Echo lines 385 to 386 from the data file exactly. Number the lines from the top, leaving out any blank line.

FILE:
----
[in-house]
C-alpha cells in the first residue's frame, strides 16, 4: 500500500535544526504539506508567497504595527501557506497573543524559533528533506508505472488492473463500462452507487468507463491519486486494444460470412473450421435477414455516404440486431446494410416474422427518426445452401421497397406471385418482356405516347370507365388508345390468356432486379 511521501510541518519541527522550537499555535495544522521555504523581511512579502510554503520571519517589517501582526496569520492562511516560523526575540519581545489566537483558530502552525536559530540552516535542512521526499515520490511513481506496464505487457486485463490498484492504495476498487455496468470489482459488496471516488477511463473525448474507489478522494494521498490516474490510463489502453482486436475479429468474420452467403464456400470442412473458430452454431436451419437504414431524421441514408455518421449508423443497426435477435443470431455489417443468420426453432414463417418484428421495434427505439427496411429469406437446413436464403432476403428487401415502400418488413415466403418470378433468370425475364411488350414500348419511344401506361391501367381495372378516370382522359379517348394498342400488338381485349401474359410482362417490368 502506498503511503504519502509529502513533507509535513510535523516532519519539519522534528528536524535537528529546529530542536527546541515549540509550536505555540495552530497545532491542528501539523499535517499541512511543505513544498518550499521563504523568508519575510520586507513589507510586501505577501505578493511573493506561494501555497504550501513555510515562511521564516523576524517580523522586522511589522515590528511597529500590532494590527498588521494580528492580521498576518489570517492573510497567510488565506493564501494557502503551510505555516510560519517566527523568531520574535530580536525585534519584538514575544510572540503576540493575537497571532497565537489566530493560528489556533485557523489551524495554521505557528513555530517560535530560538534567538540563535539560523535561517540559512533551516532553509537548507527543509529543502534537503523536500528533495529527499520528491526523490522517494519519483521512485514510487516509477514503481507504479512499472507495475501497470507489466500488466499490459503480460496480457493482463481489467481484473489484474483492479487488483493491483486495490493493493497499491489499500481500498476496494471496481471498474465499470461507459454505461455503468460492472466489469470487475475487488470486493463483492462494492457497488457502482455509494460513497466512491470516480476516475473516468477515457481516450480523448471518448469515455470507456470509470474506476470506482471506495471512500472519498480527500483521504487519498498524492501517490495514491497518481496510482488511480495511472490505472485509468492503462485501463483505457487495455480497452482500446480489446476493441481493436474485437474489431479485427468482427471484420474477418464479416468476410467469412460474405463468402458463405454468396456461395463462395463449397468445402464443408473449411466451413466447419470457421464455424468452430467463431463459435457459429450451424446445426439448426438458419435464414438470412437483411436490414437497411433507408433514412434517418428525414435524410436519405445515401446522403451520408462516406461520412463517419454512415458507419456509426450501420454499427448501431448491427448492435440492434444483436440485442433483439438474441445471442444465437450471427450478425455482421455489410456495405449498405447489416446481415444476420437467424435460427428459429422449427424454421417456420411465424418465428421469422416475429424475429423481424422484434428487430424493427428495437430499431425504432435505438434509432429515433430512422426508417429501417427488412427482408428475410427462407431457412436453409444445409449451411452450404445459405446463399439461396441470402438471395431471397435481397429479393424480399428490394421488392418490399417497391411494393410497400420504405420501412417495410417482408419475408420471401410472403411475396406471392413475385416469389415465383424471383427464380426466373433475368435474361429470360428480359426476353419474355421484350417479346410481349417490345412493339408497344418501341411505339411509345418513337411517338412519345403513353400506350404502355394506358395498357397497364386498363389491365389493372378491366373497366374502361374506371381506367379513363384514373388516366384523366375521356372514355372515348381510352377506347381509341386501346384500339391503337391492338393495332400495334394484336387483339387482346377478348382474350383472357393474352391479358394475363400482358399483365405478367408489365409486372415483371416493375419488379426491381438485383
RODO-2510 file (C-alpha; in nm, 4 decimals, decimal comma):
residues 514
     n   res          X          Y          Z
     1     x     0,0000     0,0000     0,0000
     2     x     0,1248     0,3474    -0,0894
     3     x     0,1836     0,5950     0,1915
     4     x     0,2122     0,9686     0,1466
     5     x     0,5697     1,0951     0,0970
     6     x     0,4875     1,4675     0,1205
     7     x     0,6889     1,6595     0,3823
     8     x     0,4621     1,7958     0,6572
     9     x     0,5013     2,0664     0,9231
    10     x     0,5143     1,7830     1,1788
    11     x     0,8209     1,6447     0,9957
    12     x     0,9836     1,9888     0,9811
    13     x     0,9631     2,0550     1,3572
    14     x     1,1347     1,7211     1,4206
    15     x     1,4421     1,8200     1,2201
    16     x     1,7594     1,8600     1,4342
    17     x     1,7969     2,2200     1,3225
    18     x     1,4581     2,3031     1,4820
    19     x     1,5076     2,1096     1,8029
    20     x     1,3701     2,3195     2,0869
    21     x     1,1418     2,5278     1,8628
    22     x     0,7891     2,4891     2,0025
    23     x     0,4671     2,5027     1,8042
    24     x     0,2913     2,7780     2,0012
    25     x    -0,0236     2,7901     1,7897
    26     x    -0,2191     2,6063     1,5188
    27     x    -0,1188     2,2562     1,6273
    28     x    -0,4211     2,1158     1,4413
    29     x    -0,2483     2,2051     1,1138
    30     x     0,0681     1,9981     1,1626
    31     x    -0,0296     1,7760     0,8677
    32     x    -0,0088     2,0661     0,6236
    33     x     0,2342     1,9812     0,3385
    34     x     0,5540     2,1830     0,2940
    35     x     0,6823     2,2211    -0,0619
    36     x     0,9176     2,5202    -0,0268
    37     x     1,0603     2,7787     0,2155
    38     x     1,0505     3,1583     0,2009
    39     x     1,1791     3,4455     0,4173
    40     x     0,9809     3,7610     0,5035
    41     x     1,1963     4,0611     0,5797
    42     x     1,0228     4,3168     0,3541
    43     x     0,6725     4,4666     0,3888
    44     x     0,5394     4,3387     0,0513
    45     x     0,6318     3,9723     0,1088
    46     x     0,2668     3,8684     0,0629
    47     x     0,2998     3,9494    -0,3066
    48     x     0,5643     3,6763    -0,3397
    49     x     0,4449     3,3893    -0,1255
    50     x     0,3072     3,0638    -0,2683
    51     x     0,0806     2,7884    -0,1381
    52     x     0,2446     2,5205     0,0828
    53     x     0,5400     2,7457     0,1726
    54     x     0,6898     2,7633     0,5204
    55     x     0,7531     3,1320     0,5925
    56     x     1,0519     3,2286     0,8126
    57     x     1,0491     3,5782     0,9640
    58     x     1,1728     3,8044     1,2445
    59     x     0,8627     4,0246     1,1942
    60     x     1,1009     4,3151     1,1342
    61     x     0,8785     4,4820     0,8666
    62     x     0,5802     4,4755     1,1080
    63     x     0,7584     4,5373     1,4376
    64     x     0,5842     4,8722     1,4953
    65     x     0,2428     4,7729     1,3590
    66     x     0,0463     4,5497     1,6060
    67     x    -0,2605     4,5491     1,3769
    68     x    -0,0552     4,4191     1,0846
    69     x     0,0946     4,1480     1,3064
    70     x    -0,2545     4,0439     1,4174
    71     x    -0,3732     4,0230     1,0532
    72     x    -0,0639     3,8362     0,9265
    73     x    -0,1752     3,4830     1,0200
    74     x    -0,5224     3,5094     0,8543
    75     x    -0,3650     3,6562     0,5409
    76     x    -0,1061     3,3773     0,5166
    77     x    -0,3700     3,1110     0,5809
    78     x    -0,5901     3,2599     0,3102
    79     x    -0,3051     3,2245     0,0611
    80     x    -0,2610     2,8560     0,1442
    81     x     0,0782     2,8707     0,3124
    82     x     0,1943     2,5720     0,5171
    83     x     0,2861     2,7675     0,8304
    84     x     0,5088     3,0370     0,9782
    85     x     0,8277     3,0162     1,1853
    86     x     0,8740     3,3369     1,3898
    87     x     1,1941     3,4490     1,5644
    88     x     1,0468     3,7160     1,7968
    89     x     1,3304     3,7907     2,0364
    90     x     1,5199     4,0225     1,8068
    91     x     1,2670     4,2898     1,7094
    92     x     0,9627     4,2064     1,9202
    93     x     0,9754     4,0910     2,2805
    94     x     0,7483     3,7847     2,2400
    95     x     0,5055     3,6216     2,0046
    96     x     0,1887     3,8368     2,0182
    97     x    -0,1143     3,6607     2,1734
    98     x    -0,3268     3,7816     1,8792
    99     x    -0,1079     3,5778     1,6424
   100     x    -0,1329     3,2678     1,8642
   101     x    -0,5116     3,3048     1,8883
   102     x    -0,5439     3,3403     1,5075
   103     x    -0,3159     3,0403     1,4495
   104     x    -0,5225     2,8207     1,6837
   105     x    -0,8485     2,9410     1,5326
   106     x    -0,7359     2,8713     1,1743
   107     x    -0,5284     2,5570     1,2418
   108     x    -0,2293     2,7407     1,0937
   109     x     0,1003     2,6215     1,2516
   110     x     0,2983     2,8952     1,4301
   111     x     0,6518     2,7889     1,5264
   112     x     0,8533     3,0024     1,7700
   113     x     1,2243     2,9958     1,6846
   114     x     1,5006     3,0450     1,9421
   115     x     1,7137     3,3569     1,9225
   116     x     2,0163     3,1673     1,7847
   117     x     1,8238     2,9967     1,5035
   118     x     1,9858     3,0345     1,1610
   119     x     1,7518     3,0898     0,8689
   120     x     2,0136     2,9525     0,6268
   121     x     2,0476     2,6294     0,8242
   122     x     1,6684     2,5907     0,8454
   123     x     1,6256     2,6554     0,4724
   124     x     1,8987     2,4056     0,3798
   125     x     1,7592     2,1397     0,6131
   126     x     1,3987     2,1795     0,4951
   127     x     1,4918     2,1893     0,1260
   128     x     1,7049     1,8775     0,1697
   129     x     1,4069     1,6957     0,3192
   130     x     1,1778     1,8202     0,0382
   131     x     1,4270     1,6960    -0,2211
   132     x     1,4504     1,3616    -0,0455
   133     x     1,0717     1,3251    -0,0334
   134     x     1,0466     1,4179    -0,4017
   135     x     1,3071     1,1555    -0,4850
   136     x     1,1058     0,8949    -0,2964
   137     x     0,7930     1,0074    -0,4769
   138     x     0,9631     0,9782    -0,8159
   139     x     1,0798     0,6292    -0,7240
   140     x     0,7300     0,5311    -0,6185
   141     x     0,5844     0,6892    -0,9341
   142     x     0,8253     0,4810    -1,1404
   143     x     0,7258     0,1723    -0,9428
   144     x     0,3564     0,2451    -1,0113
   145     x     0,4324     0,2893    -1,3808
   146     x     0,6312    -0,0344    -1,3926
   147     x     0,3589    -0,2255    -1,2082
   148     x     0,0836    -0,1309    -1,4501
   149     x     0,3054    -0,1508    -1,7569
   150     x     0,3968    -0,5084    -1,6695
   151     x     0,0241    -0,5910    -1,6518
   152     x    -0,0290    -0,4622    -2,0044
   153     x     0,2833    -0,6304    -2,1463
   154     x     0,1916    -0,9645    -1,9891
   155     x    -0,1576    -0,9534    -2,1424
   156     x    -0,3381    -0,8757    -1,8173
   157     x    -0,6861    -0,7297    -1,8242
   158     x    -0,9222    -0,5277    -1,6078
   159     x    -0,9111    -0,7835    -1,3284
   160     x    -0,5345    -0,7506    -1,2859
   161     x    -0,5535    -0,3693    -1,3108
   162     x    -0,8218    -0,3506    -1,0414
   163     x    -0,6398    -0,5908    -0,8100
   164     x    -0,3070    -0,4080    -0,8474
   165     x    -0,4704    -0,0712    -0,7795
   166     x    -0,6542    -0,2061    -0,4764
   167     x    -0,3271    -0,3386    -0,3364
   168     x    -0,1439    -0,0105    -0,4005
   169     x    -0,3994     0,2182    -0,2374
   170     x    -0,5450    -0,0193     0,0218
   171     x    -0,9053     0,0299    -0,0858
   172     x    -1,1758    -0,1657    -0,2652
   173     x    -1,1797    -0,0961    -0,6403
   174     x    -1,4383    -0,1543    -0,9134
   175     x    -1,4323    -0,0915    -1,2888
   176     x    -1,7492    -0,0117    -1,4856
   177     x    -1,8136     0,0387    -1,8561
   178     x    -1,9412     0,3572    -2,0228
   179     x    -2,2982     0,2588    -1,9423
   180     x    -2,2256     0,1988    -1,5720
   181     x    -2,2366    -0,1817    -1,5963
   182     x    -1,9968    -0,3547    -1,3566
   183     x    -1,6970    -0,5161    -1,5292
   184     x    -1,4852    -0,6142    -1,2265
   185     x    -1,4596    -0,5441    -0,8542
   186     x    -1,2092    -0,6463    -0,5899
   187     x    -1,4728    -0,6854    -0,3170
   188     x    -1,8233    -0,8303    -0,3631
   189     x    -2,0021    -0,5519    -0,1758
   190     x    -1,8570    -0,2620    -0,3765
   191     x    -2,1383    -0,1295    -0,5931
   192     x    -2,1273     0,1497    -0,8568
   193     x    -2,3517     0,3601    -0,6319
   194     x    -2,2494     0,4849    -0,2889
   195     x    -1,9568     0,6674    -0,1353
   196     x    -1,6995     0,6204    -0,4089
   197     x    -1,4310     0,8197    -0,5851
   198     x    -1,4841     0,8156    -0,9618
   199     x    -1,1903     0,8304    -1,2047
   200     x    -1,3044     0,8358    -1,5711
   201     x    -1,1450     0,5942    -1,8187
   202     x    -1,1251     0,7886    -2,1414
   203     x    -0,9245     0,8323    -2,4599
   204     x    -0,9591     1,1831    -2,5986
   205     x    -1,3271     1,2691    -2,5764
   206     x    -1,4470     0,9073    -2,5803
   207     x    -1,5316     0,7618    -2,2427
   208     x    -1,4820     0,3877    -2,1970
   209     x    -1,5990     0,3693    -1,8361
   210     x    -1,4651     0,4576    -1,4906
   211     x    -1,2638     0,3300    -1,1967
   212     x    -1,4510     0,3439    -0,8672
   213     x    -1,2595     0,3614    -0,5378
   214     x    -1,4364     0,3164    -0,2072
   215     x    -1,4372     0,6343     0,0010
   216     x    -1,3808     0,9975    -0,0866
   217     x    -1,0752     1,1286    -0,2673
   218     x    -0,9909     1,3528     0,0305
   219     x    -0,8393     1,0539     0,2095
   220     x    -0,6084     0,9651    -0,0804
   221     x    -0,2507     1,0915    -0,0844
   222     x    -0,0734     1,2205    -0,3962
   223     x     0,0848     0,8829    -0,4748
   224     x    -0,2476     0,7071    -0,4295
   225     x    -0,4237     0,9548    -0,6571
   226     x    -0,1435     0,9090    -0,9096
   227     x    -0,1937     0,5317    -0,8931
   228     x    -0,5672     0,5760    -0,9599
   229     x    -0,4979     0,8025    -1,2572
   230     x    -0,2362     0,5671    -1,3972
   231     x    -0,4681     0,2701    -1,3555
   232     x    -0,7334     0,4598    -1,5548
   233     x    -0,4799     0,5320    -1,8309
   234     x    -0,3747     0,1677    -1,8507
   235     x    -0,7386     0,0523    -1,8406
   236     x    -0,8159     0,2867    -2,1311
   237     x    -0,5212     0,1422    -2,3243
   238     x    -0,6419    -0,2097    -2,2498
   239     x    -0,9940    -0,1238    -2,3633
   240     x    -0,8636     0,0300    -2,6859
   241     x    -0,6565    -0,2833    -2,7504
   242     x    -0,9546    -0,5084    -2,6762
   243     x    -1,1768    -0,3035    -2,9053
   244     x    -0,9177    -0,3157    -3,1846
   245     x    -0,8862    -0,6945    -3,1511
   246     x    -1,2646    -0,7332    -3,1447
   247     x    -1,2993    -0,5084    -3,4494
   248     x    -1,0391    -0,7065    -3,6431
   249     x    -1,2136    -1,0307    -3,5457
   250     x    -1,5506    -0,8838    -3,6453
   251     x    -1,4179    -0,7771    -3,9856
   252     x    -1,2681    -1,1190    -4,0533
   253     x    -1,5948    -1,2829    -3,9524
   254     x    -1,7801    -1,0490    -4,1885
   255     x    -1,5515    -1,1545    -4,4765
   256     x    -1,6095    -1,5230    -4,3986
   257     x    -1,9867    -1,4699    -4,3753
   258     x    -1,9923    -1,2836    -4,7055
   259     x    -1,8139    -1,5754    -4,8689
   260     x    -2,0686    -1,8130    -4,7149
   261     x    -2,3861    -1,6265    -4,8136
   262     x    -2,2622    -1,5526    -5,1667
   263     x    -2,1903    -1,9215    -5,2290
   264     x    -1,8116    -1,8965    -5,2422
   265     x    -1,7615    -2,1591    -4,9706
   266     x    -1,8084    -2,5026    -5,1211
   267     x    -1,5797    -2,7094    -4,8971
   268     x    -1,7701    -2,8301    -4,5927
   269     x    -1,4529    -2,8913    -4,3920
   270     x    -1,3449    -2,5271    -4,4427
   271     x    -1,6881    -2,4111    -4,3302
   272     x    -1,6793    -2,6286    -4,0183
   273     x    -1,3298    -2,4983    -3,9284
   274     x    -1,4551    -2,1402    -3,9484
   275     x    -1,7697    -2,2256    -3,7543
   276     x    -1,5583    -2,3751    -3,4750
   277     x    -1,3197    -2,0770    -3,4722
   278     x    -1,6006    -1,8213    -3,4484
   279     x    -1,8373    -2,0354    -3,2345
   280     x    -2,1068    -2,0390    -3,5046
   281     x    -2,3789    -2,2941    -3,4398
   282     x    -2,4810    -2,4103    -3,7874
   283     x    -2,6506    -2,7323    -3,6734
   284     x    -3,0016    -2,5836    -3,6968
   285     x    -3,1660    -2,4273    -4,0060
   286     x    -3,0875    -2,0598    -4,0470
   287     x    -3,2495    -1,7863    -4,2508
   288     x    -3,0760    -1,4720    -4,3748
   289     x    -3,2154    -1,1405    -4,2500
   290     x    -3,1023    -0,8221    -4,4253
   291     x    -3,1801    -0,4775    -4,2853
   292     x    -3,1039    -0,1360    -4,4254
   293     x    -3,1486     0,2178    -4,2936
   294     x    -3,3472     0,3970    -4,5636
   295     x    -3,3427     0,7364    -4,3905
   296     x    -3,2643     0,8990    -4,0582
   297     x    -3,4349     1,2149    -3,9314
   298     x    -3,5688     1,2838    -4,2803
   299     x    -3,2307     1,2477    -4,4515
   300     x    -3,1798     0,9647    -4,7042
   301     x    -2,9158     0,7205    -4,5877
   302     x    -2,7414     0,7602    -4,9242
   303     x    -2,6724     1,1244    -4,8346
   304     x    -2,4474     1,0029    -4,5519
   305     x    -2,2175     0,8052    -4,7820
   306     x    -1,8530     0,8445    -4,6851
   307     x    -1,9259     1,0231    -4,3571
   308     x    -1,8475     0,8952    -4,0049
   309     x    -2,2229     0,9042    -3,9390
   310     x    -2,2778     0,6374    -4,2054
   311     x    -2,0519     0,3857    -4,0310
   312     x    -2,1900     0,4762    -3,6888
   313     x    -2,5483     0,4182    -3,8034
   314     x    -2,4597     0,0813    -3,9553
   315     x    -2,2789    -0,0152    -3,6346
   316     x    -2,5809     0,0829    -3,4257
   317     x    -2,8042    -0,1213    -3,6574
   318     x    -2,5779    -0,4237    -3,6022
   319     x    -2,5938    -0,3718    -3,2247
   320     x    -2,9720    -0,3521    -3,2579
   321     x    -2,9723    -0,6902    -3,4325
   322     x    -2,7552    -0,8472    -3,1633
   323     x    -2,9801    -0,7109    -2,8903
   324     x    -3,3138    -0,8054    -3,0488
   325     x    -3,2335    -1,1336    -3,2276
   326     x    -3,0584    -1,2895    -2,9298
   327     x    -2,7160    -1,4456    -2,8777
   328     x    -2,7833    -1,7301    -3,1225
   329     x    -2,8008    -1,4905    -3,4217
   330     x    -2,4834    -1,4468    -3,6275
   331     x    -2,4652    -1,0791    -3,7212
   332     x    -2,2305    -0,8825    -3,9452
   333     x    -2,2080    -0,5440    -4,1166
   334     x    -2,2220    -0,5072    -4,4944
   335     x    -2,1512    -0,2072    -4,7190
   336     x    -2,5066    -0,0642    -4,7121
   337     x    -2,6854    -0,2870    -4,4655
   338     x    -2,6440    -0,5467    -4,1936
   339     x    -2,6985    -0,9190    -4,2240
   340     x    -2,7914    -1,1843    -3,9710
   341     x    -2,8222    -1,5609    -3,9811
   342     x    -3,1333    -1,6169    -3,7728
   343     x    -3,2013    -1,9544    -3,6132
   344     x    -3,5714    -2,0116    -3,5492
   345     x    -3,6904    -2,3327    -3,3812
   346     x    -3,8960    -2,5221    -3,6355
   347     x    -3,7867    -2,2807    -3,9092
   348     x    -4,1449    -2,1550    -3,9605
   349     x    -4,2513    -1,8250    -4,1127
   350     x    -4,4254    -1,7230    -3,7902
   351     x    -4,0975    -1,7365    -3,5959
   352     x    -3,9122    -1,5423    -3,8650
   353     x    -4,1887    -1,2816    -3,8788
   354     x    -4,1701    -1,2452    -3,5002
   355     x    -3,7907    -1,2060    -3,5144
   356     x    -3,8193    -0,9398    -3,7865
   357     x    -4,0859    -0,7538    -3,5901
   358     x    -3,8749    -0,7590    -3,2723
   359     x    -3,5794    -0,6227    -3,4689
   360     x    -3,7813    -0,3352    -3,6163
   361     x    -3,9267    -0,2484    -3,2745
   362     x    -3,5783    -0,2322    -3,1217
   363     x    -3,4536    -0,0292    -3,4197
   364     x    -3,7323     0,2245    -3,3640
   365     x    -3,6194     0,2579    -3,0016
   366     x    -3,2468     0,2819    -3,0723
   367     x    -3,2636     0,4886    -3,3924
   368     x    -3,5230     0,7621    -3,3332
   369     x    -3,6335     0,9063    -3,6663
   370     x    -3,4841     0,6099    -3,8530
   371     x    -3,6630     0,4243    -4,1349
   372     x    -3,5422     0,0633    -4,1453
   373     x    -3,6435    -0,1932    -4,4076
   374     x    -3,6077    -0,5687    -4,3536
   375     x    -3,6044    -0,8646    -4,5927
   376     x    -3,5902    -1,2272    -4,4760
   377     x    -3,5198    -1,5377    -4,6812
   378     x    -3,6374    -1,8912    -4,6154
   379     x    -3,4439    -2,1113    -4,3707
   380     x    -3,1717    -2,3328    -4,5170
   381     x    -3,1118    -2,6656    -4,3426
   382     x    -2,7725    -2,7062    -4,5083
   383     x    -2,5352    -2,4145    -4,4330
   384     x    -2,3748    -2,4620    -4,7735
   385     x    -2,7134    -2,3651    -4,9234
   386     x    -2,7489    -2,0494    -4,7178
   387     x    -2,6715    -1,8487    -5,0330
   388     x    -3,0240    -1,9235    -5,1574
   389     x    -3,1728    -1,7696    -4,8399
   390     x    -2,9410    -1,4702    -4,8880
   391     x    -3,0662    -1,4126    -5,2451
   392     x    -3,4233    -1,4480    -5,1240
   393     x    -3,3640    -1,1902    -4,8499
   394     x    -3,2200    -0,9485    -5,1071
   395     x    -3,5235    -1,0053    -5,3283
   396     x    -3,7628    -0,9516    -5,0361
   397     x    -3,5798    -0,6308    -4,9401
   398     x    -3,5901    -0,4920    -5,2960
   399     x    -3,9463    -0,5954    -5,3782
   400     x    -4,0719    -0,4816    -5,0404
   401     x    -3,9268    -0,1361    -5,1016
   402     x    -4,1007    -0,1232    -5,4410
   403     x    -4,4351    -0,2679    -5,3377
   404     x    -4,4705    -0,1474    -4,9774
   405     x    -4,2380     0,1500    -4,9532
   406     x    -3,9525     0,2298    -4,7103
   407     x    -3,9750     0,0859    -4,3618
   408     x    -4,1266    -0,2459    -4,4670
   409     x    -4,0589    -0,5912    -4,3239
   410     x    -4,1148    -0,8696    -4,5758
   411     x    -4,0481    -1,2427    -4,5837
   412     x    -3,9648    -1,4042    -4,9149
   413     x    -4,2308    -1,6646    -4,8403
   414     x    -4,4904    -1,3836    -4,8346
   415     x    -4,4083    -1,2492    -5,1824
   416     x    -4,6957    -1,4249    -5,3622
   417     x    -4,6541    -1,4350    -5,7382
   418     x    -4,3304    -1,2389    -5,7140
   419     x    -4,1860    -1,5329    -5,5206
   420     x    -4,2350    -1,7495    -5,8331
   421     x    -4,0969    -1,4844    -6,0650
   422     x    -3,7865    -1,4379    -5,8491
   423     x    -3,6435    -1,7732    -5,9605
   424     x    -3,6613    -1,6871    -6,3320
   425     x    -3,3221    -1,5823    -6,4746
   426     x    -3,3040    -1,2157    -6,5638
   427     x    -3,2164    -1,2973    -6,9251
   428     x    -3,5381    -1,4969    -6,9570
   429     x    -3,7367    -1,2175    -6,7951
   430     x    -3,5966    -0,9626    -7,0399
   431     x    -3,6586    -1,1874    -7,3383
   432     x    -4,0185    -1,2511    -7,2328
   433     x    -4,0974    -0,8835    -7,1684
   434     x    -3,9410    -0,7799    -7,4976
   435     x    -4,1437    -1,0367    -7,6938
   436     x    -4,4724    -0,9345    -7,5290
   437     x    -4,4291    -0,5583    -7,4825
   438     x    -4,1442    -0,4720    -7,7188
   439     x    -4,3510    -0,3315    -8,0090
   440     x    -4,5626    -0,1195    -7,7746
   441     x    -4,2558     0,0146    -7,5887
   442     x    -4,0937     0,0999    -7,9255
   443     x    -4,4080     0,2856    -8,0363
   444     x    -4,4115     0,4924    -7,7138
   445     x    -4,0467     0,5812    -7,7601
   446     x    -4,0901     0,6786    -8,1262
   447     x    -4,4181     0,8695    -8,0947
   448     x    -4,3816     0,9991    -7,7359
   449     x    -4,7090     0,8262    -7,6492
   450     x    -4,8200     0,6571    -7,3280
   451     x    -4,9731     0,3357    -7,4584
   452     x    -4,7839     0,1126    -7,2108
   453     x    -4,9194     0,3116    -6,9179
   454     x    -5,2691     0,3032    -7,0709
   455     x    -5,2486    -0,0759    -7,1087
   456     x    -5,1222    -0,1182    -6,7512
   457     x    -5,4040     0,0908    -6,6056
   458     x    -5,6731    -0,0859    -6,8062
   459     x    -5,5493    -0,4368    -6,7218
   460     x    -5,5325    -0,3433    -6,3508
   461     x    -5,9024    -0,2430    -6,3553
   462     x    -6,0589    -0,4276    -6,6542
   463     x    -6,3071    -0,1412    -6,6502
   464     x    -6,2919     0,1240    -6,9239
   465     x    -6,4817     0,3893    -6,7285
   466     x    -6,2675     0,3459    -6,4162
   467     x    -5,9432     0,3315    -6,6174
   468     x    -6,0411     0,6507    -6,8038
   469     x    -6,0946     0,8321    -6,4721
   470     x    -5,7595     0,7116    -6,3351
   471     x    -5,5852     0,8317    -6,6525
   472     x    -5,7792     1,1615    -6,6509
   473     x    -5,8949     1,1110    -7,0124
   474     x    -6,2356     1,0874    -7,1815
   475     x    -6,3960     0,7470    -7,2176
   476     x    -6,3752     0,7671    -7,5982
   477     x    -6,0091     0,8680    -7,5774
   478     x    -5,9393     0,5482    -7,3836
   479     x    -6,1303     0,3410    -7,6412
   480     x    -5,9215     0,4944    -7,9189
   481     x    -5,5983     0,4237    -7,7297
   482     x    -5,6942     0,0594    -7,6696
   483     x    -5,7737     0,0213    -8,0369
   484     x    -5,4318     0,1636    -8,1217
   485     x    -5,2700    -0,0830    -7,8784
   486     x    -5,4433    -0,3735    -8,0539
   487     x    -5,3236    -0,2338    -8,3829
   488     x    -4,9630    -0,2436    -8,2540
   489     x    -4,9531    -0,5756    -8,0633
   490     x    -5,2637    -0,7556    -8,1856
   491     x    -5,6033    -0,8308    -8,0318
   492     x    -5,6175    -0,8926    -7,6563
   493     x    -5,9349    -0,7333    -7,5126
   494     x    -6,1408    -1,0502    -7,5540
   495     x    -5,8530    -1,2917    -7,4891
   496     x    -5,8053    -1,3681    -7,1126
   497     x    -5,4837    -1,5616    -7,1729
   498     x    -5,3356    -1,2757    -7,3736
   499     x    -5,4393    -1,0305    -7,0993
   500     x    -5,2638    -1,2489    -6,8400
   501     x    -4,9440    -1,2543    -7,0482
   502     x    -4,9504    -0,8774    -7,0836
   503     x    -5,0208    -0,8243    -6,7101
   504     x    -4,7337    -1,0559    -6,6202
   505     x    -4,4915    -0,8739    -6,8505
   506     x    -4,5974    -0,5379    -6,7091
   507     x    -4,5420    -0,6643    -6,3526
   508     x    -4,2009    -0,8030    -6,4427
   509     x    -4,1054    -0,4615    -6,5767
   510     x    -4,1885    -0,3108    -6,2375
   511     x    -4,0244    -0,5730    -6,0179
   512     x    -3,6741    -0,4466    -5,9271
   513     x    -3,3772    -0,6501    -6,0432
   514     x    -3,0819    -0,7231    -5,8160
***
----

   380     x    -3,1717    -2,3328    -4,5170
   381     x    -3,1118    -2,6656    -4,3426